Yesterday's Futurama found Bender on the path to omniscience, as an attempt to improve his video game abilities made him a robot god. Meanwhile, Fry tried desperately to salvage things with Leela...even if he's not sure what those things are.
"Overclockwise" was written as a potential series finale if Comedy Central had not picked the show up again - next week's "Reincarnation" is out of continuity, so it wouldn't have counted - and there's definitely the sense that everyone pulled out all the stops for this episode, just in case it really was the last. I can't quite call it a classic - I don't think any from this batch quite qualify - but it was still excellent, an episode full of big ideas, good gags, and some nice open-ended closure for Fry and Leela.
The episode begins with Fry, Cubert, and Bender losing horribly at their video game World of World War II 3, mostly because Bender's hand-eye coordination is hopelessly obsolete. Cubert decides to overclock Bender and ramp up his efficiency, which works great except for two minor issues. One, this comes to the attention of Bender's manufacturer Mom, who is out to enforce any and all voiding of her warranties with extreme prejudice. Two, Bender can't stop overclocking, and soon he's on the road to godhood.
Meanwhile, Leela can't figure out why she's still with Fry - albeit in an on-again, off-again capacity - or why she is still at Planet Express. When Cubert and his legal guardian the Professor are arrested for the illegal Bender modification, it appears that the company is finally finished for good, and so Leela decides to leave and become a real estate agent in deep space. Fry is desperate to get her back, and he appeals to the now omniscient Bender for help, but it's not at all clear that the newly deified robot still cares enough about human concerns to help out.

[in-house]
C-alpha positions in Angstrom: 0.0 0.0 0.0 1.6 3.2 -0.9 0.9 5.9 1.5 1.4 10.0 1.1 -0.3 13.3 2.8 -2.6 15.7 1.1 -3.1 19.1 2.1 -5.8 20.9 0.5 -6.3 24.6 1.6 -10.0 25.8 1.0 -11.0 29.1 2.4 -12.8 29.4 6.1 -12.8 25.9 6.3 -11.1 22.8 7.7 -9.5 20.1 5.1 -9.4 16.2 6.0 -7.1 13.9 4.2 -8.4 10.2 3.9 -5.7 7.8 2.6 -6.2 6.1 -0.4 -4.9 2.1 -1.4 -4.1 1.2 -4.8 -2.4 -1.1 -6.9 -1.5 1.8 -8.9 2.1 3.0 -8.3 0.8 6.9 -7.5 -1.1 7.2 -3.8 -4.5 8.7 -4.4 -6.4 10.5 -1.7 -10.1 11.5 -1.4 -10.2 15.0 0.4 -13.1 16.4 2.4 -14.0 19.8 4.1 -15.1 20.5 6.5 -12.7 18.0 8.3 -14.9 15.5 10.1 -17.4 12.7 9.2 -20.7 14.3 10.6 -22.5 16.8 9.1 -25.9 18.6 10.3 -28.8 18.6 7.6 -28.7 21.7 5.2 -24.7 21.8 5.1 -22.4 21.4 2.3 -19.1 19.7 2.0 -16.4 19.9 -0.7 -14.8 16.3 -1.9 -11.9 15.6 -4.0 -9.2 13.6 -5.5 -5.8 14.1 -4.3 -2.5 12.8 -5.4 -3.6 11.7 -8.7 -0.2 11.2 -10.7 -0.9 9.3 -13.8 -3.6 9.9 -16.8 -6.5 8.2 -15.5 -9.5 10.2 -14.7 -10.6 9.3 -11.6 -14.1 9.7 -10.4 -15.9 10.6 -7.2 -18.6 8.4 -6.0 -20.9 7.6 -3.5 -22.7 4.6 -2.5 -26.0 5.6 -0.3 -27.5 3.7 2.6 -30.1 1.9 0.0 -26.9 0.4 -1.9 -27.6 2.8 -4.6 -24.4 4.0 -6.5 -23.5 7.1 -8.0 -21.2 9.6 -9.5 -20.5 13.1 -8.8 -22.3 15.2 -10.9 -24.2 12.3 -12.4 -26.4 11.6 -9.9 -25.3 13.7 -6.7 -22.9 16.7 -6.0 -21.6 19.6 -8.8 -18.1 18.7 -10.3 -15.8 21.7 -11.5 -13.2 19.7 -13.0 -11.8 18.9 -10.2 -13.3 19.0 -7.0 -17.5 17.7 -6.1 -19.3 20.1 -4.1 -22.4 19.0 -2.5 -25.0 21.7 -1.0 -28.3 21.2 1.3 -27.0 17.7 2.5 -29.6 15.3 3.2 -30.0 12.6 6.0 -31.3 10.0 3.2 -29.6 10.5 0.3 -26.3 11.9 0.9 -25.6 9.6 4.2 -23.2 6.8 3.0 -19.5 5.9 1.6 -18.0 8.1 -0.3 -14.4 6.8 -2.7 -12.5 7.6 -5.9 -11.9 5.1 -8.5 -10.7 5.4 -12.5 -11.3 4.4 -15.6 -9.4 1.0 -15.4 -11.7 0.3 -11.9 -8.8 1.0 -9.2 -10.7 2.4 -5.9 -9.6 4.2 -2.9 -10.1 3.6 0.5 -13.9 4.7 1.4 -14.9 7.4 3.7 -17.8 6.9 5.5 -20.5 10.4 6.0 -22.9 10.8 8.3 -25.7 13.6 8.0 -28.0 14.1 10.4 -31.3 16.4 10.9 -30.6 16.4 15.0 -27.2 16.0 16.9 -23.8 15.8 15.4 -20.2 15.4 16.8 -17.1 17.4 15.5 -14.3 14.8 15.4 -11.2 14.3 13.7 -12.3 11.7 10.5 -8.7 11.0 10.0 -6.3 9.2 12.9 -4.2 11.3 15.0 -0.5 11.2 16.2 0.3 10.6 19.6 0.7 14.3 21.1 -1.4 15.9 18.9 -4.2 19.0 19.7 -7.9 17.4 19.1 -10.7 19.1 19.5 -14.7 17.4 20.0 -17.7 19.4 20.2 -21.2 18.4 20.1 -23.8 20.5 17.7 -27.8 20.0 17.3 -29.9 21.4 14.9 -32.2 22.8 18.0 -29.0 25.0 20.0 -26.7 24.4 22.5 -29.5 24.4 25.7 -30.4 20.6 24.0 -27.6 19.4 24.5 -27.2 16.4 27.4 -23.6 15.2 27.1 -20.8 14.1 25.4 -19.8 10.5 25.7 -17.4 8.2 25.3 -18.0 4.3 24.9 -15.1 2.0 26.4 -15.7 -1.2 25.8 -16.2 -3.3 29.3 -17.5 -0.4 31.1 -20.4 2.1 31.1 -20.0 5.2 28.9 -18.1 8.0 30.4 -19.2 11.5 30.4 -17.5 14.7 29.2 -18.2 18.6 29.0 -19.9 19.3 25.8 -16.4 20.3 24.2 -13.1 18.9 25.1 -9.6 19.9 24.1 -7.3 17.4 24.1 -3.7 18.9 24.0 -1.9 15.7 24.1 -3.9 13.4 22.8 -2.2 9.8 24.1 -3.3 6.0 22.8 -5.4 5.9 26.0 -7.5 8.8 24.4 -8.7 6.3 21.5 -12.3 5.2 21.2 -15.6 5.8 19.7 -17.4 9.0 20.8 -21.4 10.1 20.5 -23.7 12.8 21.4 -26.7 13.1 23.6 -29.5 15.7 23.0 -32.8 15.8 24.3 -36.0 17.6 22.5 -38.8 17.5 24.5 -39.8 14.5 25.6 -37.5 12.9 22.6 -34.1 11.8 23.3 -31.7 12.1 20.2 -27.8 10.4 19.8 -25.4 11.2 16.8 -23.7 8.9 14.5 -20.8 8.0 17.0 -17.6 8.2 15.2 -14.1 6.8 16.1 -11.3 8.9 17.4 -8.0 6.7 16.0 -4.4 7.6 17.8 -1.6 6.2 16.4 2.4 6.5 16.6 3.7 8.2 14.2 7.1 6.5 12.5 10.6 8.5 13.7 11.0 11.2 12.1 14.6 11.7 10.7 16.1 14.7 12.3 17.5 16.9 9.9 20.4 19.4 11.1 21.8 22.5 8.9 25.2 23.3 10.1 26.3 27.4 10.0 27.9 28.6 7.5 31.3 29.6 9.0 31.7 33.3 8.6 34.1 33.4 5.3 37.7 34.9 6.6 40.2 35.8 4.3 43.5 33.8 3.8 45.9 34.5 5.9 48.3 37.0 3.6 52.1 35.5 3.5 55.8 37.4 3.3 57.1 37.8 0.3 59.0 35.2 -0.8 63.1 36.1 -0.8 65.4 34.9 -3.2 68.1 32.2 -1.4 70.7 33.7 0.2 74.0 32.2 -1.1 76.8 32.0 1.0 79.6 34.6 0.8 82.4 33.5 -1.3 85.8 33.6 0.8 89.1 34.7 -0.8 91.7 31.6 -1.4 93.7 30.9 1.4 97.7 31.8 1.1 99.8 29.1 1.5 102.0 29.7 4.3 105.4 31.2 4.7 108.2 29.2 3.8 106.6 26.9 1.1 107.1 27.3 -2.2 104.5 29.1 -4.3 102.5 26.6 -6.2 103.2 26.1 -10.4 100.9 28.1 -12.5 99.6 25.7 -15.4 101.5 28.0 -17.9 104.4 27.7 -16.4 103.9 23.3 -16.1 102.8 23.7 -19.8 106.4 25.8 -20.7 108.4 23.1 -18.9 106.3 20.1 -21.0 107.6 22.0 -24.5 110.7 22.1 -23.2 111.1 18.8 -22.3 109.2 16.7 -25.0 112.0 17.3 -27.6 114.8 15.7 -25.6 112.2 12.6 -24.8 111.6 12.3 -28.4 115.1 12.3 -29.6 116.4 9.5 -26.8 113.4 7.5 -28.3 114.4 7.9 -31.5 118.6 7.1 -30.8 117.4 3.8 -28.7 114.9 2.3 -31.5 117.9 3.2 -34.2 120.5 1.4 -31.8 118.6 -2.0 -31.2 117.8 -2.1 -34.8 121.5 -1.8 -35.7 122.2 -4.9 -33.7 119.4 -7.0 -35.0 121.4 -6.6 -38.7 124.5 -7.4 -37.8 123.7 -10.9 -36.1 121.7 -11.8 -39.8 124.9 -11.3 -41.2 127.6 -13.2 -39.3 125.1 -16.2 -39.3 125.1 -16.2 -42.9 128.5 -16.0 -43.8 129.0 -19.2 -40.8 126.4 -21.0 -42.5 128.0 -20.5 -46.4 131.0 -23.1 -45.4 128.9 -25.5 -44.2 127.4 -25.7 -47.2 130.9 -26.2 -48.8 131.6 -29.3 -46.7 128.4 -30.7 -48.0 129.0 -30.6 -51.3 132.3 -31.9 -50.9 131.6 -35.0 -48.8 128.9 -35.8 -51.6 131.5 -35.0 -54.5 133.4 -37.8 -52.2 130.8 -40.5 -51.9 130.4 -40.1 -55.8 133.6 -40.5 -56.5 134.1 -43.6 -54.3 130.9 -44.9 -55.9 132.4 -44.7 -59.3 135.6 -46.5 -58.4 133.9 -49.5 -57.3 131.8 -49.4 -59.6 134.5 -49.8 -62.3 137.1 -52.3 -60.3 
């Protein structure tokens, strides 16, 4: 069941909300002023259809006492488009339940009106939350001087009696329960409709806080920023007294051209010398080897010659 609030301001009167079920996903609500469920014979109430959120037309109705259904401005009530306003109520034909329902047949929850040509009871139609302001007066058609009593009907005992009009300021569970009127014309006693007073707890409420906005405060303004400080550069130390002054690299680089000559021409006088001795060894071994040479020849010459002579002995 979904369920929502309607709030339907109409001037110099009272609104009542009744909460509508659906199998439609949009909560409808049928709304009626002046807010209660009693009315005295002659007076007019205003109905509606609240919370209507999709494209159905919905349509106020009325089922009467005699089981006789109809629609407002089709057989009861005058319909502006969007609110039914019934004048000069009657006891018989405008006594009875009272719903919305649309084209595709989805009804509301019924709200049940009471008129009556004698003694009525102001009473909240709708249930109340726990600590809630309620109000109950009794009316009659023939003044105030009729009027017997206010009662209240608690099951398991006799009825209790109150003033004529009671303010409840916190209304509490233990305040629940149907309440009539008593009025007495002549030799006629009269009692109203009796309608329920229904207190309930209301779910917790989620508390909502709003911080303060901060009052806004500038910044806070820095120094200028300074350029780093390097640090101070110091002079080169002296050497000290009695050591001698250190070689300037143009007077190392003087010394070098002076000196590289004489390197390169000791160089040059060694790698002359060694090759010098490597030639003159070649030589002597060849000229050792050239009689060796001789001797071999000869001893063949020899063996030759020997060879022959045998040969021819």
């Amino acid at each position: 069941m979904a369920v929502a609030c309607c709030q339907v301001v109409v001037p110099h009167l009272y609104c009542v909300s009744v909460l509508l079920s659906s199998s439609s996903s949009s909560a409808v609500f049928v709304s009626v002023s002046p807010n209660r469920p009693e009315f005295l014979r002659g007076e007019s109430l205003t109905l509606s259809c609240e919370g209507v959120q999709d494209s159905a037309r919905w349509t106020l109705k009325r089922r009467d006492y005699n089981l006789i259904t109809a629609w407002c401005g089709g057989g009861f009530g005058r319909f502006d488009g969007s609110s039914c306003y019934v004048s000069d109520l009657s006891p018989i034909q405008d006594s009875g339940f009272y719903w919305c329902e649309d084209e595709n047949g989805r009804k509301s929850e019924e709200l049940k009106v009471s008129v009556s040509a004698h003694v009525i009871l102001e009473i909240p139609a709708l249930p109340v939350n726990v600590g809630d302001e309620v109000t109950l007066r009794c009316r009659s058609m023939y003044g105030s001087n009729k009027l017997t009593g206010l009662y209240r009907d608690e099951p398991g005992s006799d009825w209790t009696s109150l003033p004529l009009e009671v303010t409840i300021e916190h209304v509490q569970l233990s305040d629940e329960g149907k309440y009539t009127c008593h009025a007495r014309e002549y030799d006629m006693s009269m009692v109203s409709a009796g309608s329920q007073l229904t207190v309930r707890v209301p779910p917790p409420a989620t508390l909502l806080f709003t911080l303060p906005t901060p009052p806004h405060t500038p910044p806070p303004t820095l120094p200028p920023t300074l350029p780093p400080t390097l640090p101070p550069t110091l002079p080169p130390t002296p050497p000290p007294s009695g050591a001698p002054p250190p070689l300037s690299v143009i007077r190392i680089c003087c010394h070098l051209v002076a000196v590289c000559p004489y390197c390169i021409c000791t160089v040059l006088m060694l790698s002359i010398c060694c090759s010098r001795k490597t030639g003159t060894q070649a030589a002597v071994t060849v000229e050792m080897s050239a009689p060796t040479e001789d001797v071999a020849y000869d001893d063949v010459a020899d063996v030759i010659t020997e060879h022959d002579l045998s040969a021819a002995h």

As would have been richly appropriate for any Futurama series finale, there's a big scene in a courtroom, as the Hyper-Chicken and Judge Whitey (two of my favorite side characters) help navigate the totally legit and not at all trumped up charges against the Professor and Cubert. It's not a cast reunion on the same sort of level as we've seen in previous would-be finales - there wasn't nearly enough CALCULON!!! for my tastes, I must say - but it was nice to bring back those two and Mom for some final silliness. And it's kind of great that Bender had to become omniscient to come up with such a nonsensical solution.
Indeed, the whole idea of overclocking Bender into omniscience is a fun one, and it makes for a bunch of good moments. Bender's convoluted defense plan against Mom's drones - it involved a microwavable turkey and a badminton court, so you know it's good - was a work of genius, and the ultimate payoff when he asked Dr. Zoidberg to move a couple feet over was excellent.